This speech brought home to me that President Obama’s presidency is coming to an end. But I don’t mean that in a negative sense, not in the sense of diminishing power or relevance. I mean something different. I said at the outset that this was one of the most tepid State of the Union speeches I’d ever heard. And it was, at the outset. At the beginning it felt – dare I say it – professorial. The crowd didn’t seem to know quite what to make of it. But his themes and purpose began to become clear to me at about the half hour mark. I started to see how central the Republican nomination race was to the speech.
We’re in the midst of a presidential primary race which has antics and spectacle but, taken in full, is putting on display a dark side and dark moment in America. Not to put too fine a point on it but an avowed white nationalist group is running campaign advertisements for the Republican frontrunner. And it doesn’t seem to be taken as that big a deal. The frontrunner himself can’t even bother to disavow it.
I’ve said in various contexts in recent weeks that there’s a climate of fear in the country that seems to transcend any of the genuine threats the country faces. We can say the focus of these worries and anxieties are simply wrong. I noted a few days ago that at least in New York all the angst about rising crime turns out to be based on crime rates that aren’t going up at all. Yet, when we look back, these moods don’t grow out of nothing. They may focus on illusory trends but they represent realities we may only dimly understand. And on the national stage that climate, goosed by the intensity of an unstructured primary race, is giving us a presidential frontrunner on the Republican side with an increasingly racialized and even authoritarian message.
The President’s speech was a rebuke to the Trumps and the Cruzes and in a sense probably half the GOP field. But to the country as a whole it was more of a wake up call, a friendly reality check. I don’t know if America’s best economic days are ahead of it. We are clearly declining in relative terms, which isn’t necessarily bad. It just means other countries are rising. It is going to be pretty hard to be as dominant as we were in the 1950s when most of the world was in ruins and we were basically manufacturing everything for everyone. But in the realm of security and the possibilities of the future Obama was right on the mark. The line about Sputnick was an instant classic for a certain kind of American courage and can-do spirit, a certain version of exceptionalism. We do ourselves no favors but wildly exaggerating the threats we face as a country. And we demean ourselves by retreating into the sort of rancid and tribal group hate that Donald Trump now represents.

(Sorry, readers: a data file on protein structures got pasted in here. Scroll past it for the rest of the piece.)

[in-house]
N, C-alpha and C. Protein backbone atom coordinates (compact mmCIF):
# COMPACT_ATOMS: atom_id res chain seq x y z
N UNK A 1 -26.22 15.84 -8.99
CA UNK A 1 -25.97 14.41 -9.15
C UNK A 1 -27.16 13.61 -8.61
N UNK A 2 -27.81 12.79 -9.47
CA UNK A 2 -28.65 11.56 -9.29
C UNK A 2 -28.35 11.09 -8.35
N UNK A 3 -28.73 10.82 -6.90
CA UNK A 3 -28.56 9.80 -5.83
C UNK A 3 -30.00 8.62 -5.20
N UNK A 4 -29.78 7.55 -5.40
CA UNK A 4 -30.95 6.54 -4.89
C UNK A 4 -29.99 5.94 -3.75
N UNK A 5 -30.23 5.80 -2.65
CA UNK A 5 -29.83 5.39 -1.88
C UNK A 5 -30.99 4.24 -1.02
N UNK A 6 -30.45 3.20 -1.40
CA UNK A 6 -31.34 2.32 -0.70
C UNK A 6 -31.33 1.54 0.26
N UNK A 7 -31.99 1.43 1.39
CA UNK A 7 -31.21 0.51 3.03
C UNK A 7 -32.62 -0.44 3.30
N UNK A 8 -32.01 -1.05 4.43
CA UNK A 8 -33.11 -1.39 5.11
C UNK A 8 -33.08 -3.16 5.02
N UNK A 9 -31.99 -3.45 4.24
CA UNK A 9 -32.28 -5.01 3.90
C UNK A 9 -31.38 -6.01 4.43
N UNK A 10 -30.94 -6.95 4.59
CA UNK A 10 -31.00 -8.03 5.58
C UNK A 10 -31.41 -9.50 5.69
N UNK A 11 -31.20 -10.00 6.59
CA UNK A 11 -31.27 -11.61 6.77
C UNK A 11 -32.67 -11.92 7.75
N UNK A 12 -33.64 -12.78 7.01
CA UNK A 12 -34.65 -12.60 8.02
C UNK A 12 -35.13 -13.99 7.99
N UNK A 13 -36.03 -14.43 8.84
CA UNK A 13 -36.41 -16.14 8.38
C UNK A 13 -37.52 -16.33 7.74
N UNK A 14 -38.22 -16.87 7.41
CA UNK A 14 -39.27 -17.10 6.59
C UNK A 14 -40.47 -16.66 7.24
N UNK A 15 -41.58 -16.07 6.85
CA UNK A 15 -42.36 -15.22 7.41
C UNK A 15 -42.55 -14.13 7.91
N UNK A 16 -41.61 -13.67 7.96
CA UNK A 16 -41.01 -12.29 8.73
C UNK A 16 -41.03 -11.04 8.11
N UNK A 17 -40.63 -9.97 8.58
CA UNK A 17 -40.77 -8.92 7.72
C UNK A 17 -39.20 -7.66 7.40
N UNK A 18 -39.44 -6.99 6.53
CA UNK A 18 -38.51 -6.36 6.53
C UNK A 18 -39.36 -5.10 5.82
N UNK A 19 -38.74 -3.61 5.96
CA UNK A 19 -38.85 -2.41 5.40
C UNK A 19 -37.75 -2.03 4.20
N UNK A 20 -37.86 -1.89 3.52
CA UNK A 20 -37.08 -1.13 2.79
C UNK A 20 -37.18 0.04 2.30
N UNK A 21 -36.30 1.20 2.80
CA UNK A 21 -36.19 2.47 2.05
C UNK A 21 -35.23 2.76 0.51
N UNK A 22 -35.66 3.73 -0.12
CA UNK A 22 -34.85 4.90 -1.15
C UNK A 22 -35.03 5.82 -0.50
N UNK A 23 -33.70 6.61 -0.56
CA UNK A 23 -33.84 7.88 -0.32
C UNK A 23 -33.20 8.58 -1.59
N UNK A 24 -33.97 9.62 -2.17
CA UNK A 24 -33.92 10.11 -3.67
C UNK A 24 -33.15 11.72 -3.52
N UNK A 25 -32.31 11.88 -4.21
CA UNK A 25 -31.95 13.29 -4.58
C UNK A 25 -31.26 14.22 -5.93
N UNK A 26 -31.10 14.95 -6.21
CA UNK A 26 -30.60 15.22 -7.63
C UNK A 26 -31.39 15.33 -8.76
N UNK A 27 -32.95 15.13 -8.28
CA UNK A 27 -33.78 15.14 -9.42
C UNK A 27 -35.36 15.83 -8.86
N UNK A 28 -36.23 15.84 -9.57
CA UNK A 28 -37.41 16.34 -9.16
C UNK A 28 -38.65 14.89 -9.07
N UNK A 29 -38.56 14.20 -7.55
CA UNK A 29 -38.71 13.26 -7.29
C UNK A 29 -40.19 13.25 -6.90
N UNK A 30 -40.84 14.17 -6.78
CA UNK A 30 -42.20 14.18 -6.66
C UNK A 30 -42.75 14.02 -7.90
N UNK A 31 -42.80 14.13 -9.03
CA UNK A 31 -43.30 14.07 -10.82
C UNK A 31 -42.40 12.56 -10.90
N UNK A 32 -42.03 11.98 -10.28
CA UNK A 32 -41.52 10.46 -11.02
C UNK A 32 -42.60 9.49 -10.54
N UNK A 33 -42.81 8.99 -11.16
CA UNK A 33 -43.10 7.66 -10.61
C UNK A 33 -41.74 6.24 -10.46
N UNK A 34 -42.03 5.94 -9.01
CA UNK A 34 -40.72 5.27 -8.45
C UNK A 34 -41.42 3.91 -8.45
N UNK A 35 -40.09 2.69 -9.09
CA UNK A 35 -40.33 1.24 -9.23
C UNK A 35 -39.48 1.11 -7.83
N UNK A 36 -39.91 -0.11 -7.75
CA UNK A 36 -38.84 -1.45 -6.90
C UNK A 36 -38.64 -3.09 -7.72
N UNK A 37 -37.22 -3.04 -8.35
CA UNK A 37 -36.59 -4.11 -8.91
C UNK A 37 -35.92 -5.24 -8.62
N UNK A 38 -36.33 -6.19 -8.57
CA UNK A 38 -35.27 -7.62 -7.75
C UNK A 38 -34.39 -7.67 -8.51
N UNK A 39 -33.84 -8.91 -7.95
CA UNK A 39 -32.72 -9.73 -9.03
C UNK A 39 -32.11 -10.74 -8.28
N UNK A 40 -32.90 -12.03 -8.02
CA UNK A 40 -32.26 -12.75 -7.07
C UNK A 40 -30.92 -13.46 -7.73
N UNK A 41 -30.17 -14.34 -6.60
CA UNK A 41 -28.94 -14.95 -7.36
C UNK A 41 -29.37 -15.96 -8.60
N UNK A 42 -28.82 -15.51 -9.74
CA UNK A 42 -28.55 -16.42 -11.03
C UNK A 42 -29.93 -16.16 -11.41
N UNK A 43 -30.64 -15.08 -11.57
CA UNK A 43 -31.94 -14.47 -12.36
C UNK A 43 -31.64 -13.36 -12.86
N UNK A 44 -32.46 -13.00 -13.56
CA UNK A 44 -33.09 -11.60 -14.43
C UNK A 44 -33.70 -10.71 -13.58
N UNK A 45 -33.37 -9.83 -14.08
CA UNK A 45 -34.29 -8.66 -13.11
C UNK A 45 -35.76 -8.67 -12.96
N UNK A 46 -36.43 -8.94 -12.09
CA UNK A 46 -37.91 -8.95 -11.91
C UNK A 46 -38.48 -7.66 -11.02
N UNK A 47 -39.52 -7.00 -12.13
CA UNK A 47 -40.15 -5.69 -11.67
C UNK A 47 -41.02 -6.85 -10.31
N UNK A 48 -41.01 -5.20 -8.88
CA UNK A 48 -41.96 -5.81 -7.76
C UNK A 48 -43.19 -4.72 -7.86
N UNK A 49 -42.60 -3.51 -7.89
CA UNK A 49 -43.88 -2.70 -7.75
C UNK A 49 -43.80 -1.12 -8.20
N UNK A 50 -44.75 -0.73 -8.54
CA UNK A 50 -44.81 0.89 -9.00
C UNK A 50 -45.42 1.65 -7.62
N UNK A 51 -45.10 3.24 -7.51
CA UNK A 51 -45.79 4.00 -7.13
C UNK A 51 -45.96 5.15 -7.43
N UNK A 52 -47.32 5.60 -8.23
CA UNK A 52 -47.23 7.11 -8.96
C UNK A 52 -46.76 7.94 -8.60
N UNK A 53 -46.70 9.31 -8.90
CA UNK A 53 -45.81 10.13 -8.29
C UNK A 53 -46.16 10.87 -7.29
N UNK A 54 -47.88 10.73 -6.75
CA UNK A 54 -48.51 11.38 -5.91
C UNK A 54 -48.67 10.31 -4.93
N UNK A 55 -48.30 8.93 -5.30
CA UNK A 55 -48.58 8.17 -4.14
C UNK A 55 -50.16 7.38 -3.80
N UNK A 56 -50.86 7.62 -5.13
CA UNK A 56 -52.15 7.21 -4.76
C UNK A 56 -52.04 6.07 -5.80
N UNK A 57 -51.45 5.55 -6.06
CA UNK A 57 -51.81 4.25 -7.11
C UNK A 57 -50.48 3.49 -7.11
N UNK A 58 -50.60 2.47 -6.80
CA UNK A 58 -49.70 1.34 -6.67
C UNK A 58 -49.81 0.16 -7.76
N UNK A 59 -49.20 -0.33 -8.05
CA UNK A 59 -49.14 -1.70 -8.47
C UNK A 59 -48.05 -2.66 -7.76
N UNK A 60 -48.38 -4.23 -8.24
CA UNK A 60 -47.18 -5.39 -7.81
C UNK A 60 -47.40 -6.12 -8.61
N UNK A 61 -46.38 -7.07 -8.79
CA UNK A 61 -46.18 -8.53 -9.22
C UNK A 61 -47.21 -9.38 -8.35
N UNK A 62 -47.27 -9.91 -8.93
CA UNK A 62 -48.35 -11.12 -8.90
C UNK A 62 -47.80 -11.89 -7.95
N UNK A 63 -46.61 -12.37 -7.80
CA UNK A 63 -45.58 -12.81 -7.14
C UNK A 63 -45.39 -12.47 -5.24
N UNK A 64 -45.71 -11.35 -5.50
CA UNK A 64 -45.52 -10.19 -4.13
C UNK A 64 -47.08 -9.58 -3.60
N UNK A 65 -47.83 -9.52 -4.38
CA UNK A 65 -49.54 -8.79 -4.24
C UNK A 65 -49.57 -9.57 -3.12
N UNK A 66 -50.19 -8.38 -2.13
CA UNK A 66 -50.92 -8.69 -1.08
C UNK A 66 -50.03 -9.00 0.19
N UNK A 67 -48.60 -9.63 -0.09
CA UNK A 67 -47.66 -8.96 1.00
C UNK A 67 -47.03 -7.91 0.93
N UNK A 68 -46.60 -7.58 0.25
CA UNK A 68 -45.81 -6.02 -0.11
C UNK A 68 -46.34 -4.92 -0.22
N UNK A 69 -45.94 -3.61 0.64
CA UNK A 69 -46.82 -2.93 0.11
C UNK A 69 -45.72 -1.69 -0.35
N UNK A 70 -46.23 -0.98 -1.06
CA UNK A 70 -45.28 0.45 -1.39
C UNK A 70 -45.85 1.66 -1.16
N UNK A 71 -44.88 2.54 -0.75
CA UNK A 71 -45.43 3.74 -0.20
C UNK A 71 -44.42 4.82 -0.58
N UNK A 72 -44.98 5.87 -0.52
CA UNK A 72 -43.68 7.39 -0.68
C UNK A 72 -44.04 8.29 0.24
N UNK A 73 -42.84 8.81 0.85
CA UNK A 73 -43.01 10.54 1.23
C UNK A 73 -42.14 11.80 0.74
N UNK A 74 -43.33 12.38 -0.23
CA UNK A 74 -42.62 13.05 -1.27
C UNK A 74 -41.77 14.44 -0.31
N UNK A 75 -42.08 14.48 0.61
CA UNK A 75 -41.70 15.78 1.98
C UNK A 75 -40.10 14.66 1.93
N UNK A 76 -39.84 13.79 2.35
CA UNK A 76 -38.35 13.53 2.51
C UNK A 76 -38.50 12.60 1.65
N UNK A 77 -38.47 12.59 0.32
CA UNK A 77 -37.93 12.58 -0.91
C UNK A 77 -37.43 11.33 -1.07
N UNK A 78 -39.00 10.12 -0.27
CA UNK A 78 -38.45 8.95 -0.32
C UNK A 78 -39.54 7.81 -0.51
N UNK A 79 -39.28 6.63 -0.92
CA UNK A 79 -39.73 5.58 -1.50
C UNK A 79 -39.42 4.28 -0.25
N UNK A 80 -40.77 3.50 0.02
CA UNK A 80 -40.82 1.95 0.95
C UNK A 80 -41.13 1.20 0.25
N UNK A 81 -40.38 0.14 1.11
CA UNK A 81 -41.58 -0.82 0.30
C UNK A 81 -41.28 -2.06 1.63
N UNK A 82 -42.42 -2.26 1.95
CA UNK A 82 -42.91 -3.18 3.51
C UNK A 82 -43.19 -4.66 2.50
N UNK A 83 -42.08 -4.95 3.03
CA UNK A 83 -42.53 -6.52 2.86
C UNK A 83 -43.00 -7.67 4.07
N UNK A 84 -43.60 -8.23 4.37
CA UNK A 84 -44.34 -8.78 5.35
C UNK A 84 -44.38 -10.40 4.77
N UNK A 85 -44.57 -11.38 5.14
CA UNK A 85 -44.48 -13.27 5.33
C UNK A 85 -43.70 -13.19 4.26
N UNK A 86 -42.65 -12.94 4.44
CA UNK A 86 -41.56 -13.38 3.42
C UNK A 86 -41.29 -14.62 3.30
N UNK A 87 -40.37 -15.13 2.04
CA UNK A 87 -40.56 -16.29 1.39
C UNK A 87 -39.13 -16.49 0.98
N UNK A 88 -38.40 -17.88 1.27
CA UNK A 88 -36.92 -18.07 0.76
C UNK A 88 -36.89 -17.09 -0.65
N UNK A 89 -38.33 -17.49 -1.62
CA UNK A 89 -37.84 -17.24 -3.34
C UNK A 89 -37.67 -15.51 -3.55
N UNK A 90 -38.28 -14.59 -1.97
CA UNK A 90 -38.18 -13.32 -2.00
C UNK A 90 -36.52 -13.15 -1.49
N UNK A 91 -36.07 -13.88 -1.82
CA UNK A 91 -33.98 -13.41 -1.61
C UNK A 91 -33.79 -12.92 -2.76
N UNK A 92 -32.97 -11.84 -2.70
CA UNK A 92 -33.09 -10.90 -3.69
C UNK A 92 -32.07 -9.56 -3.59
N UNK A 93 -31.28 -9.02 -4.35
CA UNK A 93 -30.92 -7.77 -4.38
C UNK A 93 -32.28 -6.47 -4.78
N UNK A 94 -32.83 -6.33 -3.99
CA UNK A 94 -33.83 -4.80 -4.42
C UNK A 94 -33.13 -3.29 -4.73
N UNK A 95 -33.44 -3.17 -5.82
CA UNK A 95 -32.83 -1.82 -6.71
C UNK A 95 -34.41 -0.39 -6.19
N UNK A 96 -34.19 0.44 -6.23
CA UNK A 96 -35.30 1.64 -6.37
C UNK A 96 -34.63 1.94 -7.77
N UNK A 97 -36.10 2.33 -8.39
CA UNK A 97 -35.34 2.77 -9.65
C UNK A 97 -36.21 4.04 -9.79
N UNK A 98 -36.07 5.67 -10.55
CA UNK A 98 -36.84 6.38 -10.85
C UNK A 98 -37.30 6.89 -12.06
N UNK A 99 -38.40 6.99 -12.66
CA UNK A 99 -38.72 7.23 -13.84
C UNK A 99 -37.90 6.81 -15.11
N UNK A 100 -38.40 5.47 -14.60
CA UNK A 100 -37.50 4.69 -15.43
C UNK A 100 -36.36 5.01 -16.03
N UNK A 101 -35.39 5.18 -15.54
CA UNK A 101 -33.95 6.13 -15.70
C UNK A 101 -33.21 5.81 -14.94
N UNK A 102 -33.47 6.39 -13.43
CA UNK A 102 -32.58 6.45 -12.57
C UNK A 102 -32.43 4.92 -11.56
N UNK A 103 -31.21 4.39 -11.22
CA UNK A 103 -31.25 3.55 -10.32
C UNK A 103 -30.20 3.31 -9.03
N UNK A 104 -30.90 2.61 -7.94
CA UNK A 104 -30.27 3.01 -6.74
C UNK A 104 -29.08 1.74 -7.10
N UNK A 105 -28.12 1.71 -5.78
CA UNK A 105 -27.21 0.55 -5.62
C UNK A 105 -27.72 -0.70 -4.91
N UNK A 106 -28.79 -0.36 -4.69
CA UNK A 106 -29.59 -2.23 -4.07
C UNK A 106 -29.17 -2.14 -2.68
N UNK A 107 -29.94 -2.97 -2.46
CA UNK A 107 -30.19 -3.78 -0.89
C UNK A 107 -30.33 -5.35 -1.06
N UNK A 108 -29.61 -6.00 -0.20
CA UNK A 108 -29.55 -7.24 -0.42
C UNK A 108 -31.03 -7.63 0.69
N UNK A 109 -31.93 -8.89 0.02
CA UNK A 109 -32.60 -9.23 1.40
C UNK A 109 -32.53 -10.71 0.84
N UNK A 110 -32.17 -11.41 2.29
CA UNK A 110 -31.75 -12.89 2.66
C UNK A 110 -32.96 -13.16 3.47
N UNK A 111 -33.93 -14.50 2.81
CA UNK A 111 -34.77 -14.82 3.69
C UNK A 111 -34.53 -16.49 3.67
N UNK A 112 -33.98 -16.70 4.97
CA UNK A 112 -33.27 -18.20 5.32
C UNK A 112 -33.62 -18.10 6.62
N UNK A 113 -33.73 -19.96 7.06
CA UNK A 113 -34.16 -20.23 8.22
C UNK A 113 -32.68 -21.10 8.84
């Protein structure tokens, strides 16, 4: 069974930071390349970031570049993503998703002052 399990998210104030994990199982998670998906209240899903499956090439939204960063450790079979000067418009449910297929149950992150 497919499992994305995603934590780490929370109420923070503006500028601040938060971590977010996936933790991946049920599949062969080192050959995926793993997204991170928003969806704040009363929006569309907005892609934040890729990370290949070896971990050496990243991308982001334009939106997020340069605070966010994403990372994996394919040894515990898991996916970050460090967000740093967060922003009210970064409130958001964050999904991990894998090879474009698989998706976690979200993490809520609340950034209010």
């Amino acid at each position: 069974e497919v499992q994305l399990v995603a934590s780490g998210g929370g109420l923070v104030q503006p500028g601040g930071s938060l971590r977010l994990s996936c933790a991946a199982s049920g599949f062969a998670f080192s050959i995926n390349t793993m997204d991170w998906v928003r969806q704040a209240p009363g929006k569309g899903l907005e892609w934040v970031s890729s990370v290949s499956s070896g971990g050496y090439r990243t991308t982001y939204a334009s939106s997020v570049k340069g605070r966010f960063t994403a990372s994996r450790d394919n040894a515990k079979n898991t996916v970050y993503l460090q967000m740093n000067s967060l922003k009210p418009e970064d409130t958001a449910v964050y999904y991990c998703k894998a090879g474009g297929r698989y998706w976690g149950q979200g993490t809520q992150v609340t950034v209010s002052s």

The oddness of the speech was Obama’s broad indifference to the partisan and even legislative politics of the moment. He wanted to say where he thinks we are as a country, a moment of opportunity and crossroads. Here’s the big picture, he seemed to be saying. We’re fine, we’re strong and we’re safe. We’re still Americans and we can do great things. And I (Obama) think we will do them.